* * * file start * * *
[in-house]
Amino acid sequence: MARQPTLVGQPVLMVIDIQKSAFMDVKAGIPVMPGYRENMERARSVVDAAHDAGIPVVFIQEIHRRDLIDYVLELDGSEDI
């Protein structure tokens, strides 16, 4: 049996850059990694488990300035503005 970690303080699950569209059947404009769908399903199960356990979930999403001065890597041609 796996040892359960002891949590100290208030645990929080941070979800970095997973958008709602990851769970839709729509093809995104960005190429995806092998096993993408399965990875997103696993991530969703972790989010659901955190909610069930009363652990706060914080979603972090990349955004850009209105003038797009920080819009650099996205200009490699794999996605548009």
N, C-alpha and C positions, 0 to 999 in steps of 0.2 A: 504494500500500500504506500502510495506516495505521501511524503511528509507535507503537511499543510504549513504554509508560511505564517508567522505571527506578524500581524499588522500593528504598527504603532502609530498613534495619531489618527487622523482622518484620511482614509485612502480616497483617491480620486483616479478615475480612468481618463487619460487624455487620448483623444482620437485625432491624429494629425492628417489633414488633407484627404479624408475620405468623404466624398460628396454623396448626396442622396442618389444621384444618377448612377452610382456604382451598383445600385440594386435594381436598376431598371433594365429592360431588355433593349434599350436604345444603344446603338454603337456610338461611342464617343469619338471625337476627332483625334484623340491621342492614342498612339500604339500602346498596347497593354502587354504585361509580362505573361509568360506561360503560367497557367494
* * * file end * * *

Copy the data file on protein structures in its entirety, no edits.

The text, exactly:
[in-house]
Amino acid sequence: MARQPTLVGQPVLMVIDIQKSAFMDVKAGIPVMPGYRENMERARSVVDAAHDAGIPVVFIQEIHRRDLIDYVLELDGSEDI
């Protein structure tokens, strides 16, 4: 049996850059990694488990300035503005 970690303080699950569209059947404009769908399903199960356990979930999403001065890597041609 796996040892359960002891949590100290208030645990929080941070979800970095997973958008709602990851769970839709729509093809995104960005190429995806092998096993993408399965990875997103696993991530969703972790989010659901955190909610069930009363652990706060914080979603972090990349955004850009209105003038797009920080819009650099996205200009490699794999996605548009």
N, C-alpha and C positions, 0 to 999 in steps of 0.2 A: 504494500500500500504506500502510495506516495505521501511524503511528509507535507503537511499543510504549513504554509508560511505564517508567522505571527506578524500581524499588522500593528504598527504603532502609530498613534495619531489618527487622523482622518484620511482614509485612502480616497483617491480620486483616479478615475480612468481618463487619460487624455487620448483623444482620437485625432491624429494629425492628417489633414488633407484627404479624408475620405468623404466624398460628396454623396448626396442622396442618389444621384444618377448612377452610382456604382451598383445600385440594386435594381436598376431598371433594365429592360431588355433593349434599350436604345444603344446603338454603337456610338461611342464617343469619338471625337476627332483625334484623340491621342492614342498612339500604339500602346498596347497593354502587354504585361509580362505573361509568360506561360503560367497557367494